The Arc of History May Be Long But It Bends Towards Communism

NOTE: This is an ongoing original fiction story that I’m currently writing. I started writing this fictional story back on October 2, 2020 and contribute ~1,000 words to it every day on this blog. I didn’t outline the story at all going into it but it’s slowly evolved into a tale about a data scientist in his mid-thirties from America who finds himself summoned to China where’s he’s been offered a job to work for the Chinese Communist Party on a project monitoring the Uyghurs in the Chinese “autonomous region” of Xinjiang. In China, the story’s protagonist, Dexter Fletcher, meets other professionals who’ve also been brought in from abroad to help consult on the project. My story takes place several decades in the future and explores human rights, privacy in an age of ever-increasing state-surveillance, and differences between competing dichotomies: democracy vs communism, eastern vs western political philosophies, and individual liberties vs collective security. If this sounds interesting and you’d like to read more, my fiction story starts here.

Chapter Eight – Passage Two

“Civilization,” Jack says to us airily, “needs its monuments to human progress.  Testaments that remind us all how far we have risen as a society.  That while alone we may be specks of dust in the wind.  But together, we bend the arc of history towards communism!  To the Chinese Dream!”  He sweeps his arm expansively.  “These, my friends, are The Games.

I’m unsure what I’m expecting exactly.  But what I see before me at the center of the Xi’an Coliseum certainly does not disappoint.

Laid out at the center of the Coliseum is a padded obstacle course– very similar to an old American television show that I’d once watched clips about on YouTube:  American Gladiator.  There were apparently seven teams competing for eternal glory.  But in order to be crowned the victor, they had to cross, relay-style, nine different obstacles in their paths.  The obstacles, it appeared, increased significantly in difficult as the course progressed.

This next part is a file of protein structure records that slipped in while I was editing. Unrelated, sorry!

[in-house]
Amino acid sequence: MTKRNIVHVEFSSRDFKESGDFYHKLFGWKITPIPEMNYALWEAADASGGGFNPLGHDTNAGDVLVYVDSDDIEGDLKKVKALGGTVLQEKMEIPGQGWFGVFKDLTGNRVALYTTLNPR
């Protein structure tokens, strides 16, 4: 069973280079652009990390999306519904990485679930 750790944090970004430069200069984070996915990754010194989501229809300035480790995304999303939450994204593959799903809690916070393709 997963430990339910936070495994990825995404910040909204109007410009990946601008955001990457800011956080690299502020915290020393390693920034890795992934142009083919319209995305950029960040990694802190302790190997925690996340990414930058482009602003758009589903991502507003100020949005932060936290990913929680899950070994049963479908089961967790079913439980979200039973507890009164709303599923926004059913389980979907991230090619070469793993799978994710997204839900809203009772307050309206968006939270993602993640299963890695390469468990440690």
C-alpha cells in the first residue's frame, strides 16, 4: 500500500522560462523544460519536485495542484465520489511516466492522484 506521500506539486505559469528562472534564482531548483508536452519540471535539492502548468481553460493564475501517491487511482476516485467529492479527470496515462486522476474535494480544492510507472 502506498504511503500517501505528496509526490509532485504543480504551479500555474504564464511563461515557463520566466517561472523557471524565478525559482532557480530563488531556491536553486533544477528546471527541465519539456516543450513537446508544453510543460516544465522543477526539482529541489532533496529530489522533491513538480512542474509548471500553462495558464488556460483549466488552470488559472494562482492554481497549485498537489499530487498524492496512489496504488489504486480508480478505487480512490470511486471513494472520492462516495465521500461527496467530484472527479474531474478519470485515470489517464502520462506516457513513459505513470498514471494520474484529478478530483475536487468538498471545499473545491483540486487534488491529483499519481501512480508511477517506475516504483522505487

“That first one is a cakewalk,” Jack explains.  The man consumes liquor like water and so despite it being only midmorning, he’s already three sheets to the wind.  “All you need to do is cross the 30 meter-long beam without falling into the mud pit below.  It’s a piece of cake.”

The starting pistol goes off and we watch the contestants fly off the starting blocks.  They are kids, basically, supposed eighteen years old but they honestly look much younger.  To indicate their team, they all wear matching colored shirts and shorts.  They look like an army of miniature Power Rangers.

With an agility and speed that I didn’t think possible, they sprint across the 30-meter high beam with zero difficulty and hand their batons off to their teammates, who then take off sprinting.

“Next,” Jack commentates, “you’ve got the net-rope-wall.”

Indeed, the next obstacle is a vertical wall of netting that looks like it was requisitioned off some 14th-century pirate ship.  The kids reach the netting all at roughly the same time and begin scampering up it like monkeys.  The dexterity is inhuman.

“This is crazy,” Coleman says.  “How are these kids in such insanely excellent shape?”

“Well, you’re saying the Championship Round,” says Li.  “So they are the very best of this year’s crop.  That said, the CCP expects all of its citizens, men and women, to be of a certain physical condition.  It’s mandated by the state.”

I think back to my days of youth.  Most of my days were spent playing Xbox or PlayStation.  And while I was never exactly fat, per se, I also could never in a million years navigate an obstacle course replete with rock climbing walls, giant foam battering pendulums, springboards the way these kids are doing.

Finally, on the fourth obstacle, the course takes its first casualty.